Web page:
Antagonist/Synergist Combinations in Yoga
By Ray Long
The deltoid of the shoulder and the “deltoid” of the hip.
Engaging the gluteus maximus and tensor fascia lata in Warrior II.
Engaging the back-leg adductor magnus in Warrior I.
The “Deltoid” of the Hip . . .
You might think of the TFL as akin to the anterior deltoid of the shoulder in that it flexes and internally rotates the joint. The gluteus maximus is similar to the posterior deltoid in that it extends and externally rotates the articulation. Both muscles can abduct the hip. They are thus antagonists for flexion/extension and rotation and synergists for abduction.
The gluteus medius and minimus lie between the TFL and the gluteus maximus and are comparable to the central portion of the deltoid. They are abductors and, depending on the position of the hip joint, synergists of the TFL or gluteus maximus. For example, if the hip is flexing and internally rotating, the gluteus medius and minimus synergize the TFL for these actions. If the hip is extending and externally rotating, they synergize the gluteus maximus. For this reason, the combination of the tensor fascia lata and gluteals is sometimes referred to as the “deltoid” of the hip.
The front hip in Warrior II flexes, abducts, and externally rotates. This combination of movements is known as “circumduction” and it involves the contributions of several muscles. The tensor fascia lata and gluteals produce the abduction component. Depending on the position of the joint, each of these muscles has several possible actions which can synergize or oppose one of the other muscle’s actions. Throughout the range of motion of the hip, the TFL and gluteus maximus form an antagonist/synergist pair.
Here’s the Cue . . .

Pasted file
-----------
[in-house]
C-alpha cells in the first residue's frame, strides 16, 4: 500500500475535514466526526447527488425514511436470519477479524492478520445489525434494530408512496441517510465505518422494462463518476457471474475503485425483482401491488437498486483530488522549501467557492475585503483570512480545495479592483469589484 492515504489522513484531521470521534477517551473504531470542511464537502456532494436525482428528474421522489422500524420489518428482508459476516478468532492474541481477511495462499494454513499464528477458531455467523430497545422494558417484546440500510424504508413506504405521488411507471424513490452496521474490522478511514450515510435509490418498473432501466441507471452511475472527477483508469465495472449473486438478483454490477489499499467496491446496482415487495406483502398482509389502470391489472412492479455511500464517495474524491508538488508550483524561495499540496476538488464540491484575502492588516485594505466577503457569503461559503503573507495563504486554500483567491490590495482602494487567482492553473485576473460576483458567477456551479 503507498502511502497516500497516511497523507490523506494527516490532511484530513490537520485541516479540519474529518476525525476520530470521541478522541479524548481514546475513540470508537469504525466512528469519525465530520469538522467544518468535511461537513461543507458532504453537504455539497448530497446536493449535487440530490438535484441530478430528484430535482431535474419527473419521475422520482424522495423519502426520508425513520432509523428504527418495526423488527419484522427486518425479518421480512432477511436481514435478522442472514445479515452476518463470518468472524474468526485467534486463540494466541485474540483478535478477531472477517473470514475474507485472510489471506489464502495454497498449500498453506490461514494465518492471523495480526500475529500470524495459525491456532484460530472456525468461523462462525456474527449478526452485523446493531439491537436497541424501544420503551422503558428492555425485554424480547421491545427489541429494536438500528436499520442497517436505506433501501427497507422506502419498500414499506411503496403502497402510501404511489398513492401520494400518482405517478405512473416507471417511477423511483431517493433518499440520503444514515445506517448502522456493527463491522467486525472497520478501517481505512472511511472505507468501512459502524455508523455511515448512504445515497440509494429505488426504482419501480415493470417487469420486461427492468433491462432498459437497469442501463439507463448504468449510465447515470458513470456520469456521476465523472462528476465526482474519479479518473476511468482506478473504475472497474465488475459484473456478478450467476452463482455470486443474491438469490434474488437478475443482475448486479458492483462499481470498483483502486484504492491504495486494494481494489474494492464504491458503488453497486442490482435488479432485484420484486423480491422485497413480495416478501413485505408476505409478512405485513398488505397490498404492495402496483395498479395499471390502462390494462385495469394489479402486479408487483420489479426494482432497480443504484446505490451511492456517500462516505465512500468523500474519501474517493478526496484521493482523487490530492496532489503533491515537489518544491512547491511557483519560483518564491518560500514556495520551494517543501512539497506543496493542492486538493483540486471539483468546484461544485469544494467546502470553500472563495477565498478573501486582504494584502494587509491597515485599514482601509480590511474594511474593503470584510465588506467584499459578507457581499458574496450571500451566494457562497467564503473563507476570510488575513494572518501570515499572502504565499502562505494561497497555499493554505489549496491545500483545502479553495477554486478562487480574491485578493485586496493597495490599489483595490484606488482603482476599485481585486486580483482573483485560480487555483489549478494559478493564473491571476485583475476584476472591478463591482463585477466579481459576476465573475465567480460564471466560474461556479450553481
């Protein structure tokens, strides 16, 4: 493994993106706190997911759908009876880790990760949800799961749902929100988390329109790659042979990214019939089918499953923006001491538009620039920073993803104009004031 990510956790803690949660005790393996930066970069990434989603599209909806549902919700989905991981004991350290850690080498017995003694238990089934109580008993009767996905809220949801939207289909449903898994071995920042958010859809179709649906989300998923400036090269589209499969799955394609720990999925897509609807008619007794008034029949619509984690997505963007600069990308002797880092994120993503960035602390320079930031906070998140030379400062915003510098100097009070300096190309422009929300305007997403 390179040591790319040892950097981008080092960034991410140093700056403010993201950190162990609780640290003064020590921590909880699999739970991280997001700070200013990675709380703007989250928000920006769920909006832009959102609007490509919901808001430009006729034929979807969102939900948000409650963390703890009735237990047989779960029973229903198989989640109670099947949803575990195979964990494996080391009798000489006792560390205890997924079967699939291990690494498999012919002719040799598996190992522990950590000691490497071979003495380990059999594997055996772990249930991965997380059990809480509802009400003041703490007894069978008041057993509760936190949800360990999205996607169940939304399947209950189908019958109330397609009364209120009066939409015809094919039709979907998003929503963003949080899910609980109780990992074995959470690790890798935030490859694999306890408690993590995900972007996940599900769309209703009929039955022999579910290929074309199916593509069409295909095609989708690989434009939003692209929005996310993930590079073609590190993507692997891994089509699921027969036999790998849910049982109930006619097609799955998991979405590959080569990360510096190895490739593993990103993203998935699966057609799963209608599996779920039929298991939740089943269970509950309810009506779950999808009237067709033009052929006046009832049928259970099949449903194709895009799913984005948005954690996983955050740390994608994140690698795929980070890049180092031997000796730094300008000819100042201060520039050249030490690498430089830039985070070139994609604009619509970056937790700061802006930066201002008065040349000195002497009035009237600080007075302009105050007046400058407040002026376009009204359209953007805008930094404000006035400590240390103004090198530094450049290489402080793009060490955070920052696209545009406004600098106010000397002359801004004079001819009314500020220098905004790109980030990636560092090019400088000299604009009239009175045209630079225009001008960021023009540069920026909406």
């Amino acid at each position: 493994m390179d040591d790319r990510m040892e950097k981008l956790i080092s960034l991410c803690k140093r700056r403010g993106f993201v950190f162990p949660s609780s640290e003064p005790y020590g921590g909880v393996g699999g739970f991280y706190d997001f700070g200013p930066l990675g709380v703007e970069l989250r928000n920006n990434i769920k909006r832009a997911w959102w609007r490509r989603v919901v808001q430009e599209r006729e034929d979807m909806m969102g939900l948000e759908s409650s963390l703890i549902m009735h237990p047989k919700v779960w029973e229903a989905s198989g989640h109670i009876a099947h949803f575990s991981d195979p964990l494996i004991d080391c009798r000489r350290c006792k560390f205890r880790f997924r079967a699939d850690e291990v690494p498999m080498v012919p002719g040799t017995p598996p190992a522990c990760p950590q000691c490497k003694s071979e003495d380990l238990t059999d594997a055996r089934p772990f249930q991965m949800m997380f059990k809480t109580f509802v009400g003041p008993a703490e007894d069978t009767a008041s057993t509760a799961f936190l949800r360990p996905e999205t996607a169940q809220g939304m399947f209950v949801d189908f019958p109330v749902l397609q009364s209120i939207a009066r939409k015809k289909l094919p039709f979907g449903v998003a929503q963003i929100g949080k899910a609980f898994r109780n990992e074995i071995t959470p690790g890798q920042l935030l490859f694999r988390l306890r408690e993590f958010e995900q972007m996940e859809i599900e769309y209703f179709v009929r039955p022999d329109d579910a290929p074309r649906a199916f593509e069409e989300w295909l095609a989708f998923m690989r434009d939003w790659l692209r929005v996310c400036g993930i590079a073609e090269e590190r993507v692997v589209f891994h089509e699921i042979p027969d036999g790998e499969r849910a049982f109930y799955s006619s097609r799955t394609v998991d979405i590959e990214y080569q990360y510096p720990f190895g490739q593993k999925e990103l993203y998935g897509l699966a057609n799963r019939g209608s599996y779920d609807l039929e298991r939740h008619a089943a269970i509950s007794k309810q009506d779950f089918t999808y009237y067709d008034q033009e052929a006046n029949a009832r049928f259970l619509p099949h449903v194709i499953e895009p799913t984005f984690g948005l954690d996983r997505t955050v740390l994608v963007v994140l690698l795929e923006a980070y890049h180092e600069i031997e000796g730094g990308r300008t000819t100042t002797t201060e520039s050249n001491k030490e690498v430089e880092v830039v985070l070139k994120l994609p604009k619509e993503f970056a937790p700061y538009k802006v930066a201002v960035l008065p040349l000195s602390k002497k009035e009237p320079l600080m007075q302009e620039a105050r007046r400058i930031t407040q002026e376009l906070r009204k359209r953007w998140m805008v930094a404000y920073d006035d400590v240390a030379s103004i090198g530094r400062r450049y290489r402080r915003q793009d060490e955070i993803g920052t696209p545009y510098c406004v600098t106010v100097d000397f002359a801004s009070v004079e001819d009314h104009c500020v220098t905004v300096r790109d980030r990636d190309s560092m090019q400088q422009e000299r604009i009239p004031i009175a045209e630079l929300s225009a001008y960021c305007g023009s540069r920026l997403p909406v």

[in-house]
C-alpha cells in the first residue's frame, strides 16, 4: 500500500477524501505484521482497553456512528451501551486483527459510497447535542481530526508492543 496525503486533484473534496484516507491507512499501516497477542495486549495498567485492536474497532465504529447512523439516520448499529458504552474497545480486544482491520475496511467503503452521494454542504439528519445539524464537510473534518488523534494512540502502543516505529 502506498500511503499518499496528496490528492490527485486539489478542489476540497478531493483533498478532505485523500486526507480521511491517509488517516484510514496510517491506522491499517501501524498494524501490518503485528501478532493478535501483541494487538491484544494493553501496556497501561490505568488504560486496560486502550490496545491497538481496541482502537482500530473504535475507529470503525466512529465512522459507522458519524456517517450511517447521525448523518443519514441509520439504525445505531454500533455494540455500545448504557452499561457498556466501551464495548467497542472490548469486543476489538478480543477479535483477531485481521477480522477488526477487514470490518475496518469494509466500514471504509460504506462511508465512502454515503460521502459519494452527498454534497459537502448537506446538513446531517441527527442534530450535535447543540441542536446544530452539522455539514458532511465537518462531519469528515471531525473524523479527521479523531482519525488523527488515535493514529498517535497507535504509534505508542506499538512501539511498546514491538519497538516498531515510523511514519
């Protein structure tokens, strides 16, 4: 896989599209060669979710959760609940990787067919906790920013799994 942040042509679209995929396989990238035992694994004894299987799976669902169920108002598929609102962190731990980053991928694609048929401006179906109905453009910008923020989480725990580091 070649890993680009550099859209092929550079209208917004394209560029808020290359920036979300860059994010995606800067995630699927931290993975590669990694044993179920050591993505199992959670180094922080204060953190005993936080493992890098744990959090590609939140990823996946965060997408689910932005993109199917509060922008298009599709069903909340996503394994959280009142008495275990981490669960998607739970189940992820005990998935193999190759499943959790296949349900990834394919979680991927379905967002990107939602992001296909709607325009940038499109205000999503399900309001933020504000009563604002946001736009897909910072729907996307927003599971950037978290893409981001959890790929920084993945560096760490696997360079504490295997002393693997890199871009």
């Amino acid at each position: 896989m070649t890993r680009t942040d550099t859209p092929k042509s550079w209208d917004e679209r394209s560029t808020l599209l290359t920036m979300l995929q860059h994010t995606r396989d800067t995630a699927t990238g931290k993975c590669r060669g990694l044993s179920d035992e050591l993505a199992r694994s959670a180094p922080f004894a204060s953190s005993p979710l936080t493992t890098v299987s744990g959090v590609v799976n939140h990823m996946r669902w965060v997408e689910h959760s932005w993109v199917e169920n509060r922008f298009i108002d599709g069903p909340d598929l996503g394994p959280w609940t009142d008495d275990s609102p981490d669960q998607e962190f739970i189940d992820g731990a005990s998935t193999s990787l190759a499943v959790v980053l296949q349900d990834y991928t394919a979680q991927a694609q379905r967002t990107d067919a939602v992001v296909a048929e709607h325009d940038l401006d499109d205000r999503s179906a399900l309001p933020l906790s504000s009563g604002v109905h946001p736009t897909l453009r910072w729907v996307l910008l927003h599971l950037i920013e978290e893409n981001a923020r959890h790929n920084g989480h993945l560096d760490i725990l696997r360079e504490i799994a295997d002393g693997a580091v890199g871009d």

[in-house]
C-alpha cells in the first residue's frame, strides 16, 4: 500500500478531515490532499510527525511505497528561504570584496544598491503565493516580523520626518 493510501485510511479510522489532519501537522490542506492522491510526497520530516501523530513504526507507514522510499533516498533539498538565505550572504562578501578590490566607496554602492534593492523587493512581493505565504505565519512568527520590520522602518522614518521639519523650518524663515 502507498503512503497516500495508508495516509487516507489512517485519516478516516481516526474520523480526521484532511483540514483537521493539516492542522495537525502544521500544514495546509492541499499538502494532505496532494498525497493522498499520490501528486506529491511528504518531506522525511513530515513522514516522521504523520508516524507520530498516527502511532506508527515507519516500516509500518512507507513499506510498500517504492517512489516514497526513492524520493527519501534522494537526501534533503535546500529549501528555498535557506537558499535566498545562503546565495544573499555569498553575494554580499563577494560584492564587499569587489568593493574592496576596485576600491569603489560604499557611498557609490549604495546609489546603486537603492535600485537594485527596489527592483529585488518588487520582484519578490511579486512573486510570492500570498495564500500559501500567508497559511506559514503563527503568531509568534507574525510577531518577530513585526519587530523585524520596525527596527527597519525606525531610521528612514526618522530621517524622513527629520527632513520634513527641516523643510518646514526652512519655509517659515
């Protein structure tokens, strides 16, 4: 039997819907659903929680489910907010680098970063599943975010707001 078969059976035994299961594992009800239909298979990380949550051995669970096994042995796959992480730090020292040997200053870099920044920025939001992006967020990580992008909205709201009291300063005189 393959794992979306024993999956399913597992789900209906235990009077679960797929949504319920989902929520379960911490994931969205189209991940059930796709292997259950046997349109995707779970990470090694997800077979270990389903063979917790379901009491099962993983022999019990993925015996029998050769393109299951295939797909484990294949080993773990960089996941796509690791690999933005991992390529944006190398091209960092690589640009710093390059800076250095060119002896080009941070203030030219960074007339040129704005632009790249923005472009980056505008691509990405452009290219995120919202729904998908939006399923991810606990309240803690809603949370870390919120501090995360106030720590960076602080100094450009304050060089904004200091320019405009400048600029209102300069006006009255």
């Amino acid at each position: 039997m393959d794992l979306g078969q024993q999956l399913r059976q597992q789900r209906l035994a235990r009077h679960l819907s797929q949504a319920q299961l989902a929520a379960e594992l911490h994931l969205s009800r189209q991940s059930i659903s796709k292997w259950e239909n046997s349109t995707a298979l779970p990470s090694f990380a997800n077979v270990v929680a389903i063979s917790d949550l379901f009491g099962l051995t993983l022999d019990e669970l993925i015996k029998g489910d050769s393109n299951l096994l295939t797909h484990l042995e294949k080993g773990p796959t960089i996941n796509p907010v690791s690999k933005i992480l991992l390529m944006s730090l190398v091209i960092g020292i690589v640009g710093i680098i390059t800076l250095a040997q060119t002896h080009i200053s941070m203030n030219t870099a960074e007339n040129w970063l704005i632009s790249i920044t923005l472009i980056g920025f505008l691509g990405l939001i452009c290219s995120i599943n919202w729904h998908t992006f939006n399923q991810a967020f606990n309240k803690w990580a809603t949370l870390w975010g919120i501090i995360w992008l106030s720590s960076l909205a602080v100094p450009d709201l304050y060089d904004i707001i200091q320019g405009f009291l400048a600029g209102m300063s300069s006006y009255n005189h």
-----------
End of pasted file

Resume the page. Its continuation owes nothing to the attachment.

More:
In Warriors I and II, I bring the front knee in line with the hip and ankle and then gently press the sole of the foot into the mat. This activates the TFL and gluteus maximus, respectively (the quadriceps also engage). Press the back foot into the mat to stabilize it and then gently attempt to drag it away from the front foot. This acts to extend and abduct the hip and stabilize the pelvis. I balance these cues for the front and back legs and ease back on muscular force as I attain stillness in the pose.
Adding the Adductor Magnus…
As an additional refinement, I engage the adductor magnus by gently attempting to drag or “scrub” the back foot inward towards the midline (adducting it). Because the foot is constrained by the mat, the force of this action is transmitted to the origin of the muscle, as shown here. I have found that this cue works especially well in Warrior I for refining the position of the pelvis.
The overall effect of these actions is to produce a series of forces that stabilize the asana from the foundation to the core. I get a feel for these cues first by using them in a shallower variation of the pose and build the muscular engagement gradually. This helps with stability and awareness.
Always, in your particular case, consult your health care provider before practicing yoga or any other exercise program. Always practice yoga under the direct supervision of a qualified instructor. See full disclaimer here.
Here is a selection of some of the other articles posted here by Ray Long:
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- Preventing Yoga Injuries vs Preventing Yoga, Part I: The Hip Labrum January 19, 2014 By Ray Long I’m thinking the ancients were onto something. Meaning this (possibly) 5,000 year old art that so many of us enjoy practicing and teaching. I’m talking about the tradition of Hatha yoga. The one that includes putting our bodies into poses like Uttanasana, Dandasana, Padmasana (Full Lotus), Sirsasana (Headstand) etc. Now, part of that ...